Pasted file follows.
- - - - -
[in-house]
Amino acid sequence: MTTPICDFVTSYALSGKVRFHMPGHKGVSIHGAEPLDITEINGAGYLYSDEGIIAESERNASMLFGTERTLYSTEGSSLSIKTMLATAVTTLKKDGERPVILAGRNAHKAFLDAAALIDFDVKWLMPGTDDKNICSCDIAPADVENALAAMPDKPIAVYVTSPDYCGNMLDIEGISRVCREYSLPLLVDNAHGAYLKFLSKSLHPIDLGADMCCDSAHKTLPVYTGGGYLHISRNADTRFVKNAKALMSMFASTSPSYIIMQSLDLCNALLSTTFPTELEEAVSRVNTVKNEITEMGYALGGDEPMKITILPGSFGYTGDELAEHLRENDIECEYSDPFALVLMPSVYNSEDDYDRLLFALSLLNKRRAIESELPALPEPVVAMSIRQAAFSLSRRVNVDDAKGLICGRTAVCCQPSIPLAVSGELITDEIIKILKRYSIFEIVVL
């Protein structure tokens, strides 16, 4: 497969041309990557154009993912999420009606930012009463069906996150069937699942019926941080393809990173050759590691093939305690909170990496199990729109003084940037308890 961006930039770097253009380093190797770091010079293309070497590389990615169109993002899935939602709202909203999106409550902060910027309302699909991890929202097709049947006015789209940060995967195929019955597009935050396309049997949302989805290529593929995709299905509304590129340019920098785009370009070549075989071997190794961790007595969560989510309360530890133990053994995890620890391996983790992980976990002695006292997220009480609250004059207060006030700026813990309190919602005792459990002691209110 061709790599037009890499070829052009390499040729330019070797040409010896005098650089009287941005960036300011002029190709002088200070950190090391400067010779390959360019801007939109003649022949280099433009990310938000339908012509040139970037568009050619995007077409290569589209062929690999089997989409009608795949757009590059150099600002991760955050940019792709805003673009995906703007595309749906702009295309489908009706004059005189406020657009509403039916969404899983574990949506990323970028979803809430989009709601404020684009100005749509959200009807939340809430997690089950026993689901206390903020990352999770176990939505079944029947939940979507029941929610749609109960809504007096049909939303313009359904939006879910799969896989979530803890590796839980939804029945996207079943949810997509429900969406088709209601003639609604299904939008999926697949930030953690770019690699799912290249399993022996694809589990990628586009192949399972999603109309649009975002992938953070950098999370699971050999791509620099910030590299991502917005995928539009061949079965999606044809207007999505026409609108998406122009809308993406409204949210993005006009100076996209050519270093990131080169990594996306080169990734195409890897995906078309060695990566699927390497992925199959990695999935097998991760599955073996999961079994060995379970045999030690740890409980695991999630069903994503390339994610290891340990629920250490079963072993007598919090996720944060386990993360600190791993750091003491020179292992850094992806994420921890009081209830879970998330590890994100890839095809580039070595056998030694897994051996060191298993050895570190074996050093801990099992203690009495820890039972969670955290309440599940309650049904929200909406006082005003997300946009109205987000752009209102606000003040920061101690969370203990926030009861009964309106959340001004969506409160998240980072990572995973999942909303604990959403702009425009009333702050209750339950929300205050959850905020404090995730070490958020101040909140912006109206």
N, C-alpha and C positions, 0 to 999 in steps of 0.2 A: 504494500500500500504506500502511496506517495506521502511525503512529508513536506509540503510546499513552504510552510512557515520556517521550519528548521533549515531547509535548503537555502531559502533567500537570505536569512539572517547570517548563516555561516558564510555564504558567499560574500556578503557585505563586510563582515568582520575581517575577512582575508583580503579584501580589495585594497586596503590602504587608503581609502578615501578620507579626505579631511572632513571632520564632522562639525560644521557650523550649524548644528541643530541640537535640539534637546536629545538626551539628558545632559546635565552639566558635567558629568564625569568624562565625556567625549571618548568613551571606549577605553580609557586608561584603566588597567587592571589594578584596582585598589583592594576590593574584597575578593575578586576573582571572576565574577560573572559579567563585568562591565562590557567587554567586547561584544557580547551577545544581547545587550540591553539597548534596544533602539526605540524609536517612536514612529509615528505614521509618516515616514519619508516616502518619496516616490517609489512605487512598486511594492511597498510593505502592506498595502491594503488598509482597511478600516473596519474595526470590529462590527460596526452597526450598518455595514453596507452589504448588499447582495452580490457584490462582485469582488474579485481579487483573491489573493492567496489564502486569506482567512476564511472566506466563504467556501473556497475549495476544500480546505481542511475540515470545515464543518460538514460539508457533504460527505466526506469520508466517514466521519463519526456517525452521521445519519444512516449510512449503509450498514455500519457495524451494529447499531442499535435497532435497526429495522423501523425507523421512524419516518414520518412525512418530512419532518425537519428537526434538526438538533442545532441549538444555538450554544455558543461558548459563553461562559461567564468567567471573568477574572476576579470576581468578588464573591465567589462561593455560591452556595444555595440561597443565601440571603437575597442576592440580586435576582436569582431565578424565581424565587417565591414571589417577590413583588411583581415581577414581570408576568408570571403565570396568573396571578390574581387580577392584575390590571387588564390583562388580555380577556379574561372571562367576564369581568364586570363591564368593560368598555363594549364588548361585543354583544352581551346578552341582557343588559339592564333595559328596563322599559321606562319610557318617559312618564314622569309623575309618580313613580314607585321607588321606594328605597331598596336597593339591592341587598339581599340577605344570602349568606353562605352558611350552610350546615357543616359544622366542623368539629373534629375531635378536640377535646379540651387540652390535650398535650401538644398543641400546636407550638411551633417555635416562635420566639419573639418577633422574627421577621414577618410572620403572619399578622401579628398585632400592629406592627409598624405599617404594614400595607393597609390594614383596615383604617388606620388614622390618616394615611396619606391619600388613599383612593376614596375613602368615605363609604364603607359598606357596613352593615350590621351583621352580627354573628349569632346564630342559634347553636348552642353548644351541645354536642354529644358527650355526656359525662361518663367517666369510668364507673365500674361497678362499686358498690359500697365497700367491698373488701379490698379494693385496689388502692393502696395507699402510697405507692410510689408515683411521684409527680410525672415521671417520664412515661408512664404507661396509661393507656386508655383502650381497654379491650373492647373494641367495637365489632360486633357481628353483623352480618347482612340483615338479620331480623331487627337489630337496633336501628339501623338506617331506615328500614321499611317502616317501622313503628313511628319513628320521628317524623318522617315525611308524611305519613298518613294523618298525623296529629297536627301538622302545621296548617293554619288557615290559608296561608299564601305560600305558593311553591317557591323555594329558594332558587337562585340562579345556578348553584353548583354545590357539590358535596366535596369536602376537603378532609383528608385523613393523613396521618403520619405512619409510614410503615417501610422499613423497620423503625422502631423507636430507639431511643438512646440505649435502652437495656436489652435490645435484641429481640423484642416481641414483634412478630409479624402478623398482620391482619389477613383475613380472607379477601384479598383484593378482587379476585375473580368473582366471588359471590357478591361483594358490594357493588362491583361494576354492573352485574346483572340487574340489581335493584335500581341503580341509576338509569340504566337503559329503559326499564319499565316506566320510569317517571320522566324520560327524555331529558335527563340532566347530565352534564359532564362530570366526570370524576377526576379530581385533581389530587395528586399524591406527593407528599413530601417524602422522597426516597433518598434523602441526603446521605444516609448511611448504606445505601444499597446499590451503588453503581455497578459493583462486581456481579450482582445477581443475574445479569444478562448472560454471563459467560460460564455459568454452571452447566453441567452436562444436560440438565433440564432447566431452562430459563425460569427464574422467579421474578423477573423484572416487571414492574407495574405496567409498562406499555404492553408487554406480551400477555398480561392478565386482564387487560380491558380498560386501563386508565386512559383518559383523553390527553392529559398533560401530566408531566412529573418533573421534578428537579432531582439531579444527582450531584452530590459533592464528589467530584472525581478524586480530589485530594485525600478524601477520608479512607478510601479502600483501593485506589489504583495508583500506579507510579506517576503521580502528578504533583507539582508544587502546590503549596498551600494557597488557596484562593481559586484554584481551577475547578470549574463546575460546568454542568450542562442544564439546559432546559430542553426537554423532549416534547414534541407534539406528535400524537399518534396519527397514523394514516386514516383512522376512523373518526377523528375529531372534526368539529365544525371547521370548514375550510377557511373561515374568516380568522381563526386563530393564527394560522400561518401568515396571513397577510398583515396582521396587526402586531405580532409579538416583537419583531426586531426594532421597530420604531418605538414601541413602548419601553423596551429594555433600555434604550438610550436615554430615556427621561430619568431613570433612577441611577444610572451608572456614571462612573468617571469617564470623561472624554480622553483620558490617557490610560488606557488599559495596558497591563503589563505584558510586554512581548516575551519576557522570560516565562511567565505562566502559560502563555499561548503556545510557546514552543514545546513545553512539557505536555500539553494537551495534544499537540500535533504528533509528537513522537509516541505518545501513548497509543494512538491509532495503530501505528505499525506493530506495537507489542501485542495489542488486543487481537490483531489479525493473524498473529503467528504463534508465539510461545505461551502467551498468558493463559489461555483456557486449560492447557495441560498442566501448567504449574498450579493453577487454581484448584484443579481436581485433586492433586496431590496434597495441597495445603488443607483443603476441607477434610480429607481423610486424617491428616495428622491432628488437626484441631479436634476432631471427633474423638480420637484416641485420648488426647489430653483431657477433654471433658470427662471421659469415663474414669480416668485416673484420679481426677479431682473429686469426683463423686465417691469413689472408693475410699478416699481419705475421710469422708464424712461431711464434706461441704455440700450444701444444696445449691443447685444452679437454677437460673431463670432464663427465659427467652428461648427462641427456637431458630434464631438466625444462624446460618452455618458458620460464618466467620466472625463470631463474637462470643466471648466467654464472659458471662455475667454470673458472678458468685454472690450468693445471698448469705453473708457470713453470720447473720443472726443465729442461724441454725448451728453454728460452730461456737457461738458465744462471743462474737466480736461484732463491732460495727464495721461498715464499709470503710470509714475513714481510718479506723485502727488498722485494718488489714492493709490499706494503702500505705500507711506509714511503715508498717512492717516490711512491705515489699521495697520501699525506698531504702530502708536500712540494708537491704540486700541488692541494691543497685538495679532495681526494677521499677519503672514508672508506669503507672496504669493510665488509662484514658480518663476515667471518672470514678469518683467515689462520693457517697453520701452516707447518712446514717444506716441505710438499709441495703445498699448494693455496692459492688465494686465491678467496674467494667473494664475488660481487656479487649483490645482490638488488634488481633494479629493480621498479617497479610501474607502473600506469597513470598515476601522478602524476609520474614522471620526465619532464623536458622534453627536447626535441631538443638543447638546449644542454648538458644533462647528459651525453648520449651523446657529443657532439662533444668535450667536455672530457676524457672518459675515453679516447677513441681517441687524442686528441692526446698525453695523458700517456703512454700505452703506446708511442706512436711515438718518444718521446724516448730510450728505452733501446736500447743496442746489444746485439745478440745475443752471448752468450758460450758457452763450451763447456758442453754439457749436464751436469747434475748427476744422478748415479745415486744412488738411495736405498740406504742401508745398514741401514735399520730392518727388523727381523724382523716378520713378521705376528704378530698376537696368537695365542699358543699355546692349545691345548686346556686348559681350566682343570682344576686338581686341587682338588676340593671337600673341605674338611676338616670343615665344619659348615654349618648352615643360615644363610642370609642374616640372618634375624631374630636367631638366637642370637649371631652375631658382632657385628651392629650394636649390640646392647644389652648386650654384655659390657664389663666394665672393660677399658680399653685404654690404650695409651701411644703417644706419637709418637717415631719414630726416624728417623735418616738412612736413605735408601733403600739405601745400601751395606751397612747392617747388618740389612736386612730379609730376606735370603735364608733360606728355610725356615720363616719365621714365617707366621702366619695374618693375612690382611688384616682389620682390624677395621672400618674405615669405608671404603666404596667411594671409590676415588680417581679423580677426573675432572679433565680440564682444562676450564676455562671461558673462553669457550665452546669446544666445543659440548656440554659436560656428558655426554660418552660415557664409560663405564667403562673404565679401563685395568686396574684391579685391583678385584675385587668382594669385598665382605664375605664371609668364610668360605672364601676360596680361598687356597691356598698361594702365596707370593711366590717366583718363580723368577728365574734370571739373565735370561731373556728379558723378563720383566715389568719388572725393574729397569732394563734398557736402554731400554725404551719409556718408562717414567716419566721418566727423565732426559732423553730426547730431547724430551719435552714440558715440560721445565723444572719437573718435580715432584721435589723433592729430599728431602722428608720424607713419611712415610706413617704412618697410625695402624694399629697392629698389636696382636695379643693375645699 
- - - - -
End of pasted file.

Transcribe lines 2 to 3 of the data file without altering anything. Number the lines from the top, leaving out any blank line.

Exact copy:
Amino acid sequence: MTTPICDFVTSYALSGKVRFHMPGHKGVSIHGAEPLDITEINGAGYLYSDEGIIAESERNASMLFGTERTLYSTEGSSLSIKTMLATAVTTLKKDGERPVILAGRNAHKAFLDAAALIDFDVKWLMPGTDDKNICSCDIAPADVENALAAMPDKPIAVYVTSPDYCGNMLDIEGISRVCREYSLPLLVDNAHGAYLKFLSKSLHPIDLGADMCCDSAHKTLPVYTGGGYLHISRNADTRFVKNAKALMSMFASTSPSYIIMQSLDLCNALLSTTFPTELEEAVSRVNTVKNEITEMGYALGGDEPMKITILPGSFGYTGDELAEHLRENDIECEYSDPFALVLMPSVYNSEDDYDRLLFALSLLNKRRAIESELPALPEPVVAMSIRQAAFSLSRRVNVDDAKGLICGRTAVCCQPSIPLAVSGELITDEIIKILKRYSIFEIVVL
């Protein structure tokens, strides 16, 4: 497969041309990557154009993912999420009606930012009463069906996150069937699942019926941080393809990173050759590691093939305690909170990496199990729109003084940037308890 961006930039770097253009380093190797770091010079293309070497590389990615169109993002899935939602709202909203999106409550902060910027309302699909991890929202097709049947006015789209940060995967195929019955597009935050396309049997949302989805290529593929995709299905509304590129340019920098785009370009070549075989071997190794961790007595969560989510309360530890133990053994995890620890391996983790992980976990002695006292997220009480609250004059207060006030700026813990309190919602005792459990002691209110 061709790599037009890499070829052009390499040729330019070797040409010896005098650089009287941005960036300011002029190709002088200070950190090391400067010779390959360019801007939109003649022949280099433009990310938000339908012509040139970037568009050619995007077409290569589209062929690999089997989409009608795949757009590059150099600002991760955050940019792709805003673009995906703007595309749906702009295309489908009706004059005189406020657009509403039916969404899983574990949506990323970028979803809430989009709601404020684009100005749509959200009807939340809430997690089950026993689901206390903020990352999770176990939505079944029947939940979507029941929610749609109960809504007096049909939303313009359904939006879910799969896989979530803890590796839980939804029945996207079943949810997509429900969406088709209601003639609604299904939008999926697949930030953690770019690699799912290249399993022996694809589990990628586009192949399972999603109309649009975002992938953070950098999370699971050999791509620099910030590299991502917005995928539009061949079965999606044809207007999505026409609108998406122009809308993406409204949210993005006009100076996209050519270093990131080169990594996306080169990734195409890897995906078309060695990566699927390497992925199959990695999935097998991760599955073996999961079994060995379970045999030690740890409980695991999630069903994503390339994610290891340990629920250490079963072993007598919090996720944060386990993360600190791993750091003491020179292992850094992806994420921890009081209830879970998330590890994100890839095809580039070595056998030694897994051996060191298993050895570190074996050093801990099992203690009495820890039972969670955290309440599940309650049904929200909406006082005003997300946009109205987000752009209102606000003040920061101690969370203990926030009861009964309106959340001004969506409160998240980072990572995973999942909303604990959403702009425009009333702050209750339950929300205050959850905020404090995730070490958020101040909140912006109206």